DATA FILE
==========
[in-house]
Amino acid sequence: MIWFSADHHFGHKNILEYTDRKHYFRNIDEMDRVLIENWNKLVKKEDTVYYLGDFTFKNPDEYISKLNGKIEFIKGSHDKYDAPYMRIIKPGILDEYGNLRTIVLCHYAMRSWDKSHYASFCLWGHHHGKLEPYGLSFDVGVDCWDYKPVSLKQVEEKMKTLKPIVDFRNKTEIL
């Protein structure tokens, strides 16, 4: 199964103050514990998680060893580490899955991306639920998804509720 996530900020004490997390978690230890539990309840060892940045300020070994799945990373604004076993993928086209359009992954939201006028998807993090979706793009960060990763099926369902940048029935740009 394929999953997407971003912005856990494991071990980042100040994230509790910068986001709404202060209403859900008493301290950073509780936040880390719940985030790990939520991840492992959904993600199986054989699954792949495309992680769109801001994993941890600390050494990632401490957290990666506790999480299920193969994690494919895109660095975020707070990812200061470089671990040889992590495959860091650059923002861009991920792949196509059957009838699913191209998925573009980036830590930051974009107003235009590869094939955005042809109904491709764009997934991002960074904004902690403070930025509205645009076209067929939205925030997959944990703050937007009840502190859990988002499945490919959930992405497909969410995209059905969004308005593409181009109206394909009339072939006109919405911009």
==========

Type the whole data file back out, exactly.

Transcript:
[in-house]
Amino acid sequence: MIWFSADHHFGHKNILEYTDRKHYFRNIDEMDRVLIENWNKLVKKEDTVYYLGDFTFKNPDEYISKLNGKIEFIKGSHDKYDAPYMRIIKPGILDEYGNLRTIVLCHYAMRSWDKSHYASFCLWGHHHGKLEPYGLSFDVGVDCWDYKPVSLKQVEEKMKTLKPIVDFRNKTEIL
């Protein structure tokens, strides 16, 4: 199964103050514990998680060893580490899955991306639920998804509720 996530900020004490997390978690230890539990309840060892940045300020070994799945990373604004076993993928086209359009992954939201006028998807993090979706793009960060990763099926369902940048029935740009 394929999953997407971003912005856990494991071990980042100040994230509790910068986001709404202060209403859900008493301290950073509780936040880390719940985030790990939520991840492992959904993600199986054989699954792949495309992680769109801001994993941890600390050494990632401490957290990666506790999480299920193969994690494919895109660095975020707070990812200061470089671990040889992590495959860091650059923002861009991920792949196509059957009838699913191209998925573009980036830590930051974009107003235009590869094939955005042809109904491709764009997934991002960074904004902690403070930025509205645009076209067929939205925030997959944990703050937007009840502190859990988002499945490919959930992405497909969410995209059905969004308005593409181009109206394909009339072939006109919405911009």